Posts Tagged ‘Omaha’

The Columbine High School massacre, the Sandy Hook shooting, and the mass shooting at the midnight premiere of “The Dark Knight Rises” in Aurora, Colorado, were all perpetrated by white males, who obviously suffered from mental illness—Stark reminders that crazy people live among us. Many have debated whether we should create more institutions for the mentally ill in order to protect us from these dangerous individuals.

But what should we do about the typical gang violence in major cities that we see broadcasted on the local news? Every night it seems that a similar story is told: “Police have responded to the scene of a shooting; Police believe the shooting was gang-related; No suspects have been arrested.”

People living in neighborhoods with known gang populations where these types of shootings frequently happen represent a legitimate fear of private citizens, parents, children and business owners who live, work, and go to school in these neighborhoods.

Five year old Payton Benson was killed when three callous gunmen peppered her street with a barrage of bullets and one of the bullets shot and killed the little girl as she sat eating her breakfast.

Stephen Arps and Johnnesha Brown were shot just outside Brown’s parents’ home near 45th Street and Grand Avenue in Omaha, Ne.

Even those trying to change the gang environment in their neighborhood are not immune to it. An anti-gang activist’s 16-year-old son, Charles Trotter, who has acknowledged ties to the 37th Street Crips in Omaha, has been charged in the shooting deaths of two men at a party.

Can we just pray it away?
An Omaha group called ‘First Responders’ have been meeting together at places where community members have been violently murdered. They meet to pray for the victims’ families and believe they will help reduce violence in Omaha by mobilizing people from churches and neighborhoods all over Omaha to pray together. Two prayer walks were already held in Omaha soon after the New Year began in response to two shootings that left three people dead.

Unfortunately, prayer alone won’t deter gang violence. It hasn’t worked in Chicago, It hasn’t worked in Detroit, and it won’t work in cities where the minority black population works overtime to fight against violent crime in their neighborhoods.

Don’t misunderstand, I believe in prayer. And I believe that we should rally around the friends and families of victims of gang violence and support them in prayer. I also believe that many of God’s miracles are wrought in the bowels of the prayers of godly men and women. But if prayer alone would stop violence, then we should be holding prayer-walks along the Mexican/ US border and in every country where violence is destroying lives.

We need to understand that gang violence grows out of a distorted mind-set. When David Wilkerson went to New York to minister to the gangs there, he didn’t hold prayer-walks at the scene of murders. Instead, led by God’s spirit, he reached out to the gang members in order to change their mind-set of violence.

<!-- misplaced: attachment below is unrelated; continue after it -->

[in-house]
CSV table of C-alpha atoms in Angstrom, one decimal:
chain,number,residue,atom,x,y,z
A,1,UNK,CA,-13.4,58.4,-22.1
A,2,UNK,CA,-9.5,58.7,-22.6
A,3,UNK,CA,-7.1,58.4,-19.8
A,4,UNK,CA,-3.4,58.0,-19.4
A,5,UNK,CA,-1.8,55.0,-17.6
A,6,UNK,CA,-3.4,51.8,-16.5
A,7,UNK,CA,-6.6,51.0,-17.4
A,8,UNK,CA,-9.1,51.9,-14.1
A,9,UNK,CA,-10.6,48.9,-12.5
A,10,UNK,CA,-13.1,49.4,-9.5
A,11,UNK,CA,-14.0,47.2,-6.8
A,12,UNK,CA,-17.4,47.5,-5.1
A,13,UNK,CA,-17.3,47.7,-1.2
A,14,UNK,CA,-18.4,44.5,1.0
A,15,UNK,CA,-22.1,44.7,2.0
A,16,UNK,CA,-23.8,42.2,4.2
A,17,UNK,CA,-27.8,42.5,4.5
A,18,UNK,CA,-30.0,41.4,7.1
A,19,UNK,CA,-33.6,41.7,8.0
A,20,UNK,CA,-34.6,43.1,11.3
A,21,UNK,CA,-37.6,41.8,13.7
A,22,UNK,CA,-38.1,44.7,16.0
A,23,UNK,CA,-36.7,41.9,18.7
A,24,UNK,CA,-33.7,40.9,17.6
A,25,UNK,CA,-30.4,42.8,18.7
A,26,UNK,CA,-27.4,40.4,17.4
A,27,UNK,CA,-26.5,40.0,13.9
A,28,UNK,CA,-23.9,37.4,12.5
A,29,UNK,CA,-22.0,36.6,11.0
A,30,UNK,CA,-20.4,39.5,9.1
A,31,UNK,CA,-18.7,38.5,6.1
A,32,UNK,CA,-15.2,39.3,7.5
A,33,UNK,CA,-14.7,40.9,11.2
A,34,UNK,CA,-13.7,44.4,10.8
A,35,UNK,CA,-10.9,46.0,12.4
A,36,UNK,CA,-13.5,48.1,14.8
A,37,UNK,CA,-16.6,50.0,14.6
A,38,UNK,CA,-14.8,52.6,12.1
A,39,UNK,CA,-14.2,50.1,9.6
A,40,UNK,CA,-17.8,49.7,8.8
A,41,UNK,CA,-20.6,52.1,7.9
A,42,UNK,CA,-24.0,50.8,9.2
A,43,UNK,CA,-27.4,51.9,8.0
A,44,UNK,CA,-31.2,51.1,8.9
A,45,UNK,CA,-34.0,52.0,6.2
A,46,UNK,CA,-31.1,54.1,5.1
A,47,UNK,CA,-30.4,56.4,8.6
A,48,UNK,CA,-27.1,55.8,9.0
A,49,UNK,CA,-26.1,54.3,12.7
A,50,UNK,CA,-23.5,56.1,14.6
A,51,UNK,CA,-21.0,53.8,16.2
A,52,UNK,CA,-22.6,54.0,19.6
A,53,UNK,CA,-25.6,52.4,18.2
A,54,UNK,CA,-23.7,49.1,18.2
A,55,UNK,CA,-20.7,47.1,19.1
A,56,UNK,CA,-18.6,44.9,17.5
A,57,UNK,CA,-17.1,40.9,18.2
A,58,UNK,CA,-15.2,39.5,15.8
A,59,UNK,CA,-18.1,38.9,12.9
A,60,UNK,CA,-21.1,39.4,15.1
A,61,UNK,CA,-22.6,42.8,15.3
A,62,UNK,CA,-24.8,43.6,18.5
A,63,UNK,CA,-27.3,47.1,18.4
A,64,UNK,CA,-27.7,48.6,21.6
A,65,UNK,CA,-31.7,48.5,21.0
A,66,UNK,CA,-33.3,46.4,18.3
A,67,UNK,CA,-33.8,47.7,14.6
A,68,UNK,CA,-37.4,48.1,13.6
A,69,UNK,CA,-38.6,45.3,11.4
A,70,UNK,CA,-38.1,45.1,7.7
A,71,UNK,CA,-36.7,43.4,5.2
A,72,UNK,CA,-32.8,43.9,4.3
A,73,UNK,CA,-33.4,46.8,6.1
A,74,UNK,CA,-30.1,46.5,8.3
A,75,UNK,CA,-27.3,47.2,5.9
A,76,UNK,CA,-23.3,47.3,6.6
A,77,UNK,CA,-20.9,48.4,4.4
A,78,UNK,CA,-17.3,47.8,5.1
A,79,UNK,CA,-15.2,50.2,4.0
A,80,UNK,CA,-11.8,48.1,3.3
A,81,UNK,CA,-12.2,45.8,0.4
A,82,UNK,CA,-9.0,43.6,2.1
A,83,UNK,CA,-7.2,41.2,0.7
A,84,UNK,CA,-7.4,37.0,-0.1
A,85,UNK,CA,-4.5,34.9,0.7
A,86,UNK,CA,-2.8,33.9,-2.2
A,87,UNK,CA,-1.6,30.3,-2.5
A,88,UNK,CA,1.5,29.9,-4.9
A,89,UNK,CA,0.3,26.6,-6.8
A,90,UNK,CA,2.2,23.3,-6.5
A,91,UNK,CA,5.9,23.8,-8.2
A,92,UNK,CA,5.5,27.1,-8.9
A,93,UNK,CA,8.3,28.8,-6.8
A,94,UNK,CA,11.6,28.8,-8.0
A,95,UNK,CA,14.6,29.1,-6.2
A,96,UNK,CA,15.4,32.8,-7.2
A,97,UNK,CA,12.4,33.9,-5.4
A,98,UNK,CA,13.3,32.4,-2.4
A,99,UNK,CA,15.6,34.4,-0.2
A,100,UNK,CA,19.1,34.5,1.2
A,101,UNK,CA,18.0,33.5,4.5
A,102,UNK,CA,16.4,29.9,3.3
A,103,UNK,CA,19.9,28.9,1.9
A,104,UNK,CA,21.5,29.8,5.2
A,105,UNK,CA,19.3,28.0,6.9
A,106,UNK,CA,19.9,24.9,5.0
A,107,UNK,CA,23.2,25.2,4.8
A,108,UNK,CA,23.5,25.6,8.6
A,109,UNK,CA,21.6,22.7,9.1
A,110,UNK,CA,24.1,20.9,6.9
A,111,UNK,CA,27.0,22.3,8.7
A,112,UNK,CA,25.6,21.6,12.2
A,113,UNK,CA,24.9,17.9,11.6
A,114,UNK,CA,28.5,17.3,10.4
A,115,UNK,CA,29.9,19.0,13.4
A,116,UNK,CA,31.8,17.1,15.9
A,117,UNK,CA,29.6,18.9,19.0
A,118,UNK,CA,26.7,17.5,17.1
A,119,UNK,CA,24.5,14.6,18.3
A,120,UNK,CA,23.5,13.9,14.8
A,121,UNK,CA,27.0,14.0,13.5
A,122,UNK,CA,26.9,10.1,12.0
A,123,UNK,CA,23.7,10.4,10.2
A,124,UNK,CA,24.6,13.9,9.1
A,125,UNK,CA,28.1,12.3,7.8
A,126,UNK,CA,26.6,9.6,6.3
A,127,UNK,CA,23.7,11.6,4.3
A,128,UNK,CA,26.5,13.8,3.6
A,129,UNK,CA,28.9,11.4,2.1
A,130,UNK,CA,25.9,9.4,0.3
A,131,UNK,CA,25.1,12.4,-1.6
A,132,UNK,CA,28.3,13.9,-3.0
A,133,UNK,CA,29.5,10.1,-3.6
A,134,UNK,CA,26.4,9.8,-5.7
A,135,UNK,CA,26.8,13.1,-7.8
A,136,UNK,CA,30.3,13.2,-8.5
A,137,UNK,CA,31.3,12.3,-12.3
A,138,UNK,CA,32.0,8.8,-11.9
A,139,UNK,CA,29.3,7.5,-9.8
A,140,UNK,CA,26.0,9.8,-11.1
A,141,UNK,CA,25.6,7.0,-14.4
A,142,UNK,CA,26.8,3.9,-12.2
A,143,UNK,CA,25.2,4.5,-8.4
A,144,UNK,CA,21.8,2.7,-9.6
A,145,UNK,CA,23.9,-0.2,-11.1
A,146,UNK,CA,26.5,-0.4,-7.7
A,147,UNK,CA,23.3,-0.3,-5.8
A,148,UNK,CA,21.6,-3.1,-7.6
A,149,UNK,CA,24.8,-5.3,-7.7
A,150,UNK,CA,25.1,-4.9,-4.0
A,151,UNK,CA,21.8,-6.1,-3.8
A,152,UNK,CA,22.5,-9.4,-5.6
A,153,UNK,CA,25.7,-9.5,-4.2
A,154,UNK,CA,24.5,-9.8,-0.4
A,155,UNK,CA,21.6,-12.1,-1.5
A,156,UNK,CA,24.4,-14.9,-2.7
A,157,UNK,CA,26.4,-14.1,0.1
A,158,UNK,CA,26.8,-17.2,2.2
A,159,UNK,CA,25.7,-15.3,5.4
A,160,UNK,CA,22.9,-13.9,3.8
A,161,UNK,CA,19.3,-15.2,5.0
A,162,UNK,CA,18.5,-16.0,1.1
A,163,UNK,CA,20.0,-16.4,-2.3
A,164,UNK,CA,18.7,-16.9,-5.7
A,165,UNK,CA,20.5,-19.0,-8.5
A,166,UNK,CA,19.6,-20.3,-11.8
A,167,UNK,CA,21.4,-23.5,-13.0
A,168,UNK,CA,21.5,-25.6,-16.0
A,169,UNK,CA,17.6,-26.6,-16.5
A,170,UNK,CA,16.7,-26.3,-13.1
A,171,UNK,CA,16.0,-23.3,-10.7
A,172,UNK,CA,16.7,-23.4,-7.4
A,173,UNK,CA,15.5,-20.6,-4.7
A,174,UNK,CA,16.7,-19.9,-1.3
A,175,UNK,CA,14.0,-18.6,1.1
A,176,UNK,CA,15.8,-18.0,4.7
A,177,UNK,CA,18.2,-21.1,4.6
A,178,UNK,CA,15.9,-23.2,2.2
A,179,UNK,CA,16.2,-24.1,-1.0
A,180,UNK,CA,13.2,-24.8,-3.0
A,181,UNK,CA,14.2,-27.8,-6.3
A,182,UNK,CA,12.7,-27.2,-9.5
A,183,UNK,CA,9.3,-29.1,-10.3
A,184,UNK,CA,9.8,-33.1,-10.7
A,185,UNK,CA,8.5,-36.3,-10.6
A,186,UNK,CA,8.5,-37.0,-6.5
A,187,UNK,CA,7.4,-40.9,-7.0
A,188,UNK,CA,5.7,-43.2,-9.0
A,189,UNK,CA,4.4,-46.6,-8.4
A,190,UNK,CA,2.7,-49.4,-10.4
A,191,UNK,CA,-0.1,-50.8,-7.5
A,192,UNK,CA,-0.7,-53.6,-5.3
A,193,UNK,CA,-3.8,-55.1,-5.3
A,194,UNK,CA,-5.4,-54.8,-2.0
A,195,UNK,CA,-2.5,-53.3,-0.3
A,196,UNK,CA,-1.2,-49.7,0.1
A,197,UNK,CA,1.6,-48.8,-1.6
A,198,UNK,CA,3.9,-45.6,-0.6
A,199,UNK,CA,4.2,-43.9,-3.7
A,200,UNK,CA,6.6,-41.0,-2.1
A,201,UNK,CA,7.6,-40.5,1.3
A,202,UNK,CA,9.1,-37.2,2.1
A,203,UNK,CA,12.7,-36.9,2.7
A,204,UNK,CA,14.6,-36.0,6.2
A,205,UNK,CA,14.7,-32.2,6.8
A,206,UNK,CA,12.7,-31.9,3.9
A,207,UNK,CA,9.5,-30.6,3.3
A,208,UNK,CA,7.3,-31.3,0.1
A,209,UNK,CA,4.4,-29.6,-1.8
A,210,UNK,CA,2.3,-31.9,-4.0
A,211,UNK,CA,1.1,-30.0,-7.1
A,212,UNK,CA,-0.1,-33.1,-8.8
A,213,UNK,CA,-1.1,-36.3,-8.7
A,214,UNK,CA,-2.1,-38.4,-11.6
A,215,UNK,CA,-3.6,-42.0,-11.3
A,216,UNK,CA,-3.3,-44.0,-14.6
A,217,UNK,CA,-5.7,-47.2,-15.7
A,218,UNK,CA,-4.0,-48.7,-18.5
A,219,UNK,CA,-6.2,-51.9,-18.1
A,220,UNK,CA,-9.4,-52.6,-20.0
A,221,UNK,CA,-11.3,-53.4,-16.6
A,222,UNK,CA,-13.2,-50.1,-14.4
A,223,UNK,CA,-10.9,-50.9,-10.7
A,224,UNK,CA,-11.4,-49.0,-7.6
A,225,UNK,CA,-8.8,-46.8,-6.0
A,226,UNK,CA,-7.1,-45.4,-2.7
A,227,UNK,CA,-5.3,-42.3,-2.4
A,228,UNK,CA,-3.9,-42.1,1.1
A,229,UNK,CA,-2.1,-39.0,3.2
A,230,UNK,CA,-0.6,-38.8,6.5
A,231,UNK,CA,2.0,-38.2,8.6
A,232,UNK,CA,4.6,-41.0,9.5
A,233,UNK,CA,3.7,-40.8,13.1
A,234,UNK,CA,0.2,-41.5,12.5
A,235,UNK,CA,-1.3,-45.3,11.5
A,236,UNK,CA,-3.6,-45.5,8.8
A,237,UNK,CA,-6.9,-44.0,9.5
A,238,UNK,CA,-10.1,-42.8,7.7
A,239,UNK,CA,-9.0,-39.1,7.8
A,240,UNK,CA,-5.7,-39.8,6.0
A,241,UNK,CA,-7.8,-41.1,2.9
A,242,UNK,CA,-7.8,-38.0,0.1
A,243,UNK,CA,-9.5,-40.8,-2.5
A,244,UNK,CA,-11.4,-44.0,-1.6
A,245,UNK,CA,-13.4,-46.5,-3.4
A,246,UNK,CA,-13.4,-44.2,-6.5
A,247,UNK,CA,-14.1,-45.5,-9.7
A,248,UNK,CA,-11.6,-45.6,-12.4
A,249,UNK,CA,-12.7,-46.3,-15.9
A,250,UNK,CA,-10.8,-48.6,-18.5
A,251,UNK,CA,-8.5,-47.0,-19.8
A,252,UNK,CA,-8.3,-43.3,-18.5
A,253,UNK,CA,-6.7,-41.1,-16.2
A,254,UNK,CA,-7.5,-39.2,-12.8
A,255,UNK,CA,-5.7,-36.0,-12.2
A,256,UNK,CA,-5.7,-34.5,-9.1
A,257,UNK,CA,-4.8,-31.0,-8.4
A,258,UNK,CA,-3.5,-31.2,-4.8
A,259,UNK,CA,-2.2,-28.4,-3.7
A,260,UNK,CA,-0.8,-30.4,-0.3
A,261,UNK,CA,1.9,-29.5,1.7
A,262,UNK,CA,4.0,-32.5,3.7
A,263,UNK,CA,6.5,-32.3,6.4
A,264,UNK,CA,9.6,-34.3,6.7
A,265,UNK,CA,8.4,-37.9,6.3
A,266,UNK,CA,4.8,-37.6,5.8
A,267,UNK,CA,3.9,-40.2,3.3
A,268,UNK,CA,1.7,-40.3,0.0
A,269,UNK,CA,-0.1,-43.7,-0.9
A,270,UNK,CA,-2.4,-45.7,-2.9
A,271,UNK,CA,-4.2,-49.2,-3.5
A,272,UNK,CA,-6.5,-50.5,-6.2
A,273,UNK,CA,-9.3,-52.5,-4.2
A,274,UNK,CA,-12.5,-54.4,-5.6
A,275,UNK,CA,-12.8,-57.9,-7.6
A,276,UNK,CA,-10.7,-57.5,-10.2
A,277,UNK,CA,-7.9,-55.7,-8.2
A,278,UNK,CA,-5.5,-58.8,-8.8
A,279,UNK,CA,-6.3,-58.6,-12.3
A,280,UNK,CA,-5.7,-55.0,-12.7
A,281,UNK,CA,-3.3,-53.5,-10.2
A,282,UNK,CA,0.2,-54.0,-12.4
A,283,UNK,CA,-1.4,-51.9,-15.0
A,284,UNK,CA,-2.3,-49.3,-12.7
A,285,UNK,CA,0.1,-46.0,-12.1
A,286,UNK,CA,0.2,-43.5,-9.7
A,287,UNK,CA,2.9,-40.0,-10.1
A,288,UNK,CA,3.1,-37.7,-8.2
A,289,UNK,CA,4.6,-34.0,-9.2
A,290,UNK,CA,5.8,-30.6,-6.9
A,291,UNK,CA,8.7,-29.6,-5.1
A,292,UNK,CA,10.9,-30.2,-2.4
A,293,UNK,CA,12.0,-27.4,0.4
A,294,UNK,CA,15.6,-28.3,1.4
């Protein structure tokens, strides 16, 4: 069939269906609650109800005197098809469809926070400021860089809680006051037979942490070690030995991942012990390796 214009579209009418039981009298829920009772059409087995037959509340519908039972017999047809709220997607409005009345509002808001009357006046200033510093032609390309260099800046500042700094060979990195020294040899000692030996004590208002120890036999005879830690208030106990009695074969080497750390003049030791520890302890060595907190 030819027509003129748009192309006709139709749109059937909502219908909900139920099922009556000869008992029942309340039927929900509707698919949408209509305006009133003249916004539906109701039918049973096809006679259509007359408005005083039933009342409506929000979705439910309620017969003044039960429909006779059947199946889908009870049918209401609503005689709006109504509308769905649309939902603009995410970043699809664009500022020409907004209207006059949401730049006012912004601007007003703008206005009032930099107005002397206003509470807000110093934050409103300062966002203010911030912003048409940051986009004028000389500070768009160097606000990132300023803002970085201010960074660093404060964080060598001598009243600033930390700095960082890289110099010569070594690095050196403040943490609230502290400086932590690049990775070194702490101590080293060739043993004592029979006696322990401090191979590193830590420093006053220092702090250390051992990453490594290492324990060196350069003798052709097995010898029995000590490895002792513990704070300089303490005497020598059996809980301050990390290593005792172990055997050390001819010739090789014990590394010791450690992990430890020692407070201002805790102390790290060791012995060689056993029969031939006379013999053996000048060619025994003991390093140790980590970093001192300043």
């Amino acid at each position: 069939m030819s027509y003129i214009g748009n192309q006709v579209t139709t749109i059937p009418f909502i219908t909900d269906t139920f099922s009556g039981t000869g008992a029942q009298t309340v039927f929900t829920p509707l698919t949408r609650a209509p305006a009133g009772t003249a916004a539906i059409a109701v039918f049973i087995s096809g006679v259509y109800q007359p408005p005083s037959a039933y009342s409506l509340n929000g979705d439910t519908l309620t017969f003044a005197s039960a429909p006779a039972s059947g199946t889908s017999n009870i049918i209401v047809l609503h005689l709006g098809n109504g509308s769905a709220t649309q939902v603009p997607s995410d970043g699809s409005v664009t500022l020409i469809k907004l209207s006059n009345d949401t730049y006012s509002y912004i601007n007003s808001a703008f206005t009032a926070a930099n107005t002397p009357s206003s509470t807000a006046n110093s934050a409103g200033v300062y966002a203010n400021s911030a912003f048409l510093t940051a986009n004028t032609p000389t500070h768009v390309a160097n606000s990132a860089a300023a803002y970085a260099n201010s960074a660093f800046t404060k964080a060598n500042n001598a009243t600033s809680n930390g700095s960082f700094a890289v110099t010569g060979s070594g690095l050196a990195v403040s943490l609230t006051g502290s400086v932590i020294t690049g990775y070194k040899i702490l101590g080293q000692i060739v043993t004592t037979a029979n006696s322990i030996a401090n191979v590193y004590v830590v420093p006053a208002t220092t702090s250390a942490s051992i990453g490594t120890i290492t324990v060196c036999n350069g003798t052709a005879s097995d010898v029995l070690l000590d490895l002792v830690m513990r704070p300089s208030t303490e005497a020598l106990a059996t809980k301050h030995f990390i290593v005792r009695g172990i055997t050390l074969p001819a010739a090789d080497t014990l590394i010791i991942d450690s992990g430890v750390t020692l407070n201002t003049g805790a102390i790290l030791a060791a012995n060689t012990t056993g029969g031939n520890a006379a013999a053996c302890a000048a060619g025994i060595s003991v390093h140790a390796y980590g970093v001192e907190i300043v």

Sometimes, one of the biggest hindrances to reducing gang violence is the news media sensationalizing every gun-related crime that happens. These stories get played over and over again with the pictures of the perpetrators of these heinous crimes plastered across the TV screen until they’re burned into peoples’ memory. They give these criminals their 5-minutes of fame while the victims are barely mentioned!

Most people recognize the names of Dylan Klebold and Eric Harris, but how many would recognize the names Kelly Fleming, Matthew Kechter, or William Sanders? Many in the Omaha area will recognize Nikko Jenkins’ name, but do they know who Jorge Cajiga-Ruiz and Juan Uribe-Pena were?

During the time of Noah, “God saw that the wickedness of man was great in the earth, and that every imagination of the thoughts of his heart was only evil continually.” (Genesis 6:5) There it is—the people of Noah’s day had a mind-set of violence! All the bloodshed, murders, etc. that take place are the fruit of a mind-set of violence. And God blames all violence on a mind-set. (Thoughts and intents of the heart) “In your heart you devise injustice, and your hands mete out violence on the earth.” (Psalm 58:2)

It starts with the children.
Changing a mind-set has to start with the children. If a child grows up with love, attention, compassion and understanding, then he will not pull out a gun and kill others when he is older.
Being a parent is the most important job in this world. And we need to take seriously the responsibility of teaching them love, respect and everything else that will assist them in growing up to be moral and loving adults.

How can we expect a teen or a young adult to be an asset to society if he is brought up in an environment where there is no love or respect in the home? Many of those that kill are hurting—and they’re angry. They hate their life, and because they cannot stand it, they lash out in violence.

As Christians and as fellow human beings, we should look out for those who are hurting, sad and angry, and let them know that they are not alone. Usually, we ignore the signs because it’s so much easier to walk away.

Robert Wildeboer, a criminal and legal affairs reporter, discovered that the city of Toronto has about one seventh the number of murders than Chicago, even though the two cities are of equal size. He observed that a key difference is that the public in Toronto demands a crime-free society, and that this expectation filters through the neighborhoods, the news media, politicians, lawmakers, and law enforcement. http://www.wbez.org/series/under-gun-murder-chicago-and-toronto
To me, this observation suggests a striking possibility: that by refusing to accept criminal behavior as acceptable, we can actually reduce it.

David Wilkerson saw firsthand the advantages of using the weight of his thoughts on the side of respect, love and forgiveness. Rather than thinking of individuals as irredeemably corrupt, or concluding that violence will always be a part of their life, he believed that God’s constant influence of calm, clarity, integrity, and goodness would have a better and lasting effect. http://www.historymakers.info/inspirational-christians/david-wilkerson.html